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    Fr. Joseph Jenkins

  • The blog header depicts an important and yet mis-understood New Testament scene, Jesus flogging the money-changers out of the temple. I selected it because the faith that gives us consolation can also make us very uncomfortable. Both Divine Mercy and Divine Justice meet in Jesus. Priests are ministers of reconciliation, but never at the cost of truth. In or out of season, we must be courageous in preaching and living out the Gospel of Life. The title of my blog is a play on words, not Flogger Priest but Blogger Priest.

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Civil Unions for Gays?

Previously unreleased papal comments aired in the documentary “Francesco,” included those from a 2019 interview that endorsed same-sex civil unions.  We know that as archbishop of Buenos Aires prior to his elevation to the papacy he did endorse civil unions of same-sex couples as an alternative to same-sex marriages. First echoing previous Church assertions about respecting homosexuals as “children of God,” he then states: “You can’t kick someone out of a family, nor make their life miserable for this.  What we have to have is a civil union law; that way they are legally covered.”

The official 2019 Vatican transcript of the interview expunged the comments about such legal safeguards for civil unions.  While this opinion is arguably in the area of praxis it may have ramifications regarding to the transmission of moral truth.  The universal catechism teaches that “homosexual acts” are “intrinsically disordered.”  This has not changed. The Maryland Catholic Conference ran a major campaign against both same-sex marriages and legal civil unions.  It was argued as a danger to any consensus about the nature of marriage as an intimate relationship between a man and woman geared towards the transmission of new human life.  I remember offering the critique that the bishops and the “institutional” Church only became engaged in the defense of marriage at a time when gays wanted it and heterosexual couples were increasing cohabitating without it.  What the Church leadership failed to appreciate was that marriage was in trouble long before gays wanted inclusion, particularly through the blight of fornication, adultery and easy divorce and remarriage.  The leadership came to its defense too late to make any appreciable difference or to head off the momentum of a revolutionary atheistic secular-humanist morality.  Not only was the top off of any Pandora’s Box but all the proverbial evils had long since escaped.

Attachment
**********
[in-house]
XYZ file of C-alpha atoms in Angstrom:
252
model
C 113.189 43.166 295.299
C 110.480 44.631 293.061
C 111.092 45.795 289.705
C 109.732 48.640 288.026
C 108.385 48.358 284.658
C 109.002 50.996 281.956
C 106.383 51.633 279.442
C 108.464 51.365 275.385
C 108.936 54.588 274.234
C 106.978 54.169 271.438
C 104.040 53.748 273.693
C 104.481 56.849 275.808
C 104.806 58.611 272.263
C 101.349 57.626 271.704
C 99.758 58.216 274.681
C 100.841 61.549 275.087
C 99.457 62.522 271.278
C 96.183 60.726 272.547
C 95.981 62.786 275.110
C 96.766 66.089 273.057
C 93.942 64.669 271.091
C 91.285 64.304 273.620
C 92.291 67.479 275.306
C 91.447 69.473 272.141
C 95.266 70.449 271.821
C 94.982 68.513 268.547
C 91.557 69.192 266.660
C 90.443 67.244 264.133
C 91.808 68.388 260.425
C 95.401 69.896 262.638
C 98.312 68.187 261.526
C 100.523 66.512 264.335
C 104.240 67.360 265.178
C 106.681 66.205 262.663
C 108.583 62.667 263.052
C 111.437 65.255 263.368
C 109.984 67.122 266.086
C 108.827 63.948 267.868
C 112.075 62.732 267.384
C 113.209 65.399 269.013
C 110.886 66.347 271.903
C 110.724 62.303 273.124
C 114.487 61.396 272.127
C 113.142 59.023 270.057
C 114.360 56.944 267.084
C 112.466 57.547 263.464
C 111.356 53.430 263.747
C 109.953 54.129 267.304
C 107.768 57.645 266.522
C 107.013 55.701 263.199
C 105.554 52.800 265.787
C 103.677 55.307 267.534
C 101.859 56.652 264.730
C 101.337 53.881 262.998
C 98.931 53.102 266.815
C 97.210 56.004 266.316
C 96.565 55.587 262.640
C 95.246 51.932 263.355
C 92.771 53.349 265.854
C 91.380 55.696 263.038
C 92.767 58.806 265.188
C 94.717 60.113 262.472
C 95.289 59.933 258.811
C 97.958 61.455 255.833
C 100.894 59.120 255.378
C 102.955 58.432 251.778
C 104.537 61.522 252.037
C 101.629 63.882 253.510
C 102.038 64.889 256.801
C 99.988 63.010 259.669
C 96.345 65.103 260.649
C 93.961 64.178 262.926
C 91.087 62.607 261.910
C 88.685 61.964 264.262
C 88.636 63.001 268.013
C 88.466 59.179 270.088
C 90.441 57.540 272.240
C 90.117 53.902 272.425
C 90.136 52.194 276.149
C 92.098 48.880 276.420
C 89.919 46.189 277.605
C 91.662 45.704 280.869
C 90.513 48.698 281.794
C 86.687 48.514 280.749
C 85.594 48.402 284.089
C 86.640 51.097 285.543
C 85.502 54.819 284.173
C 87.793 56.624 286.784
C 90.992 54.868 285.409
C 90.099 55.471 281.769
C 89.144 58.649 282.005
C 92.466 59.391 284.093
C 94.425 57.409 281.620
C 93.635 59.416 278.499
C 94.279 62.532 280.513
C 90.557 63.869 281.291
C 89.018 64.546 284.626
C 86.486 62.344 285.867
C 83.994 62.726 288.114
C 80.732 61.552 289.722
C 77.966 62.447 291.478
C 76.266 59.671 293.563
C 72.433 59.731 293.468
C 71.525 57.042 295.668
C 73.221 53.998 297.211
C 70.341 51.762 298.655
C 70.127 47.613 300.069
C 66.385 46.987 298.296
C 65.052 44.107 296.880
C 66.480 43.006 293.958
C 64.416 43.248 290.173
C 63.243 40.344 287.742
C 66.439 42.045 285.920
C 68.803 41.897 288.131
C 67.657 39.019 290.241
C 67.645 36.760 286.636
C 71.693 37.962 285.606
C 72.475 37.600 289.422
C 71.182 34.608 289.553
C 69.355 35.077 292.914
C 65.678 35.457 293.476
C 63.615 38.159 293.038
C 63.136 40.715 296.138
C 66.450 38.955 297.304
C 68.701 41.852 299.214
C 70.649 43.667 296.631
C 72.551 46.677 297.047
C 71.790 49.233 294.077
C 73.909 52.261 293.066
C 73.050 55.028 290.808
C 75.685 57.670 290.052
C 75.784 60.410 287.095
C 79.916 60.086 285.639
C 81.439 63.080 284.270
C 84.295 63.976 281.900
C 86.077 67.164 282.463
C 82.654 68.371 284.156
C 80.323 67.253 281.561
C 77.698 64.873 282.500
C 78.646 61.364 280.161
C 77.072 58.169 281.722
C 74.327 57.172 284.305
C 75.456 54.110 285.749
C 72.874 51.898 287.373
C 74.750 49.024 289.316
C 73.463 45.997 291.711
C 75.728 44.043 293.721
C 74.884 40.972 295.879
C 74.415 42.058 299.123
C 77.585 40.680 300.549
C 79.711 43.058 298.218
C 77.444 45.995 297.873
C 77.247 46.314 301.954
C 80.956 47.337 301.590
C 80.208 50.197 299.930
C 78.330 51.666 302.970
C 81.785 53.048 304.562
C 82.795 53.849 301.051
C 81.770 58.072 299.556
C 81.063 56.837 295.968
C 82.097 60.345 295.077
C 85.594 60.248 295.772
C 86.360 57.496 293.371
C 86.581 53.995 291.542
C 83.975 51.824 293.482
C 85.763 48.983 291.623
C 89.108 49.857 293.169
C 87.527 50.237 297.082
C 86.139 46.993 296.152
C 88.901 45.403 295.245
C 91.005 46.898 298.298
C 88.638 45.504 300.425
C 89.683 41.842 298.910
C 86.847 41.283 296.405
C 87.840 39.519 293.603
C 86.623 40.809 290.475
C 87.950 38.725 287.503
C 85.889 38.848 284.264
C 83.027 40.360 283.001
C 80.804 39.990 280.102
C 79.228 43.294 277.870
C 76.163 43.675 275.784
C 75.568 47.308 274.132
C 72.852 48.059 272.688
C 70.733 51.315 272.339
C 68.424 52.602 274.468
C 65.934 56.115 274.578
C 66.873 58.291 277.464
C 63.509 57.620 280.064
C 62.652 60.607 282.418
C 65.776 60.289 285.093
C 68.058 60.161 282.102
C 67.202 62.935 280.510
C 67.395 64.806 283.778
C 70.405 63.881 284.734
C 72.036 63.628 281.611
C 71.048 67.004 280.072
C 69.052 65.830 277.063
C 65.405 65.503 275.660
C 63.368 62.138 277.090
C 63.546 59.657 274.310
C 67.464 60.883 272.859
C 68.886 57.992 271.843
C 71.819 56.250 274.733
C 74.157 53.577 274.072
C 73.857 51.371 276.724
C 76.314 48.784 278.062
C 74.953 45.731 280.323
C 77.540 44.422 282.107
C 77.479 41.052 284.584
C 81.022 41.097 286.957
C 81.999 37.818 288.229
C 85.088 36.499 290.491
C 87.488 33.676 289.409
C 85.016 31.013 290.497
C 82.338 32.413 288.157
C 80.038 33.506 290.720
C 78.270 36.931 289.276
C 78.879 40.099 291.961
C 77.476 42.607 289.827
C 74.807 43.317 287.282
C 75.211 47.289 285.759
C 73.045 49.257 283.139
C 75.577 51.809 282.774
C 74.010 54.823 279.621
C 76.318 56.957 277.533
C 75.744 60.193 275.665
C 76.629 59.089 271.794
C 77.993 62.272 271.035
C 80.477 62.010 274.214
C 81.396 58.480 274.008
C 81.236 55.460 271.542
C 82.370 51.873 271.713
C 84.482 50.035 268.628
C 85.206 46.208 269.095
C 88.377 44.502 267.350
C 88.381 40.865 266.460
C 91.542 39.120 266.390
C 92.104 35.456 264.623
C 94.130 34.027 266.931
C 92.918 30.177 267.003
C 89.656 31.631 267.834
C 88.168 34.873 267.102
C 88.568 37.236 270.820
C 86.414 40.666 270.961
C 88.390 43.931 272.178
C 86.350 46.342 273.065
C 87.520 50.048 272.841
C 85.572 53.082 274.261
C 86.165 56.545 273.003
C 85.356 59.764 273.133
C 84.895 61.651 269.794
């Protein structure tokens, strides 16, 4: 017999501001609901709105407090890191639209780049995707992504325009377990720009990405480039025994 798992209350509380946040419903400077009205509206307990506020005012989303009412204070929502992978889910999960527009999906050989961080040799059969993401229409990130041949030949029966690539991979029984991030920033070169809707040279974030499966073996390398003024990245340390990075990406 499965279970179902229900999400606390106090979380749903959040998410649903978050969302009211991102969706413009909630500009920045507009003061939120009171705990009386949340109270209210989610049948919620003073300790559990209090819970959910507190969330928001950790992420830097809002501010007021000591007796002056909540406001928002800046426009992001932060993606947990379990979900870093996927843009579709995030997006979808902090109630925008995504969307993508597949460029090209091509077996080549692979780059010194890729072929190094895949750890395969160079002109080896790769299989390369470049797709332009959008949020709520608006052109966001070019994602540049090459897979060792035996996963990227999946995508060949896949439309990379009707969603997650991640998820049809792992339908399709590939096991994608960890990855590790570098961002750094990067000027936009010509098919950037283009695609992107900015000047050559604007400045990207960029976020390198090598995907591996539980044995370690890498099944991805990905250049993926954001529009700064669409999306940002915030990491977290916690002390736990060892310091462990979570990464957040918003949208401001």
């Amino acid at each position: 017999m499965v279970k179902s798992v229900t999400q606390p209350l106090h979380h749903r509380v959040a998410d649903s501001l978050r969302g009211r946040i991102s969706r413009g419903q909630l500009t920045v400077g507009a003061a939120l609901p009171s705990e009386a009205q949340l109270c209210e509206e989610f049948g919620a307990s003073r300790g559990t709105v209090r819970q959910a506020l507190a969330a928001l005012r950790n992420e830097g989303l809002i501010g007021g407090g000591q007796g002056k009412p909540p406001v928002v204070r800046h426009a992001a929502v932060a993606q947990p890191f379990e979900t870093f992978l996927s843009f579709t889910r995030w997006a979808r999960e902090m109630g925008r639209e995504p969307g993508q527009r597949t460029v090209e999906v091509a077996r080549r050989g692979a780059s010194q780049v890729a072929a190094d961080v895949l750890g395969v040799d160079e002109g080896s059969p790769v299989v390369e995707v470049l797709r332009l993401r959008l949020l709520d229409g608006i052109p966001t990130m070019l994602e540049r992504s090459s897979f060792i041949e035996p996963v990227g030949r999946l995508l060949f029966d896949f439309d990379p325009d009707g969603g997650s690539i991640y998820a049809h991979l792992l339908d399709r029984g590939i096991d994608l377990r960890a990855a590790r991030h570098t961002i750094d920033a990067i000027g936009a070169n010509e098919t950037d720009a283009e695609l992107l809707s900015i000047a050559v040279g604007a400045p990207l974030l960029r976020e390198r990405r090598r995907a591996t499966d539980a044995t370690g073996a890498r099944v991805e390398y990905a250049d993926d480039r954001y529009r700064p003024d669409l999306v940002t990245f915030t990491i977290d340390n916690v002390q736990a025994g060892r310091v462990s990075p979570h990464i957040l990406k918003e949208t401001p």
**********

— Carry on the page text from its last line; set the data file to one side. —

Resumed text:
Many gays treat with disdain and suspicion the Church’s contention that they must be loved and treated with dignity and respect even as homosexual acts are condemned as sinful.  Frequently today, they demand acceptance, not just toleration.  Indeed, some clearly articulate as hypocrisy the assertion that one might “love the sinner but hate the sin.”  What this means is that homosexuality has become the chief marker in how they identify themselves as persons.  This should not surprise us as Western society itself has become increasing eroticized in its world view and resistant to any virtues of modesty, chastity, prudence or self-control.

The statement by Pope Francis would seem to conflict with the official line established by the Vatican in 2003 where the Congregation for the Doctrine of the Faith (under Cardinal Ratzinger/later Pope Benedict XVI) stipulated that respect for homosexuals “cannot lead in any way to approval of homosexual behavior or to legal recognition of homosexual unions.”  We tell heterosexual couples that civil unions without the sacrament of the Church are grievously sinful and are both invalid and illicit bonds.  How can we discourage civil bonds for the unions of men and women outside the Church but encourage and support them for homosexual couples?  Reflecting upon the Holy Father’s statement, it may be that he simply wanted to commend or support genuine love where ever it is found and a more embracive sense of family— under the civil protections of society’s laws— apart or segregated from human sexuality and possible deviancy.  If such is the case, then he would be proposing a civil union not as equivalence to marriage between men and women but as a civil and possibly spiritual adoption as brothers and sisters.  In order to receive the blessing of the Church, such couples would need to pledge perpetual lives of purity, chastity and celibacy.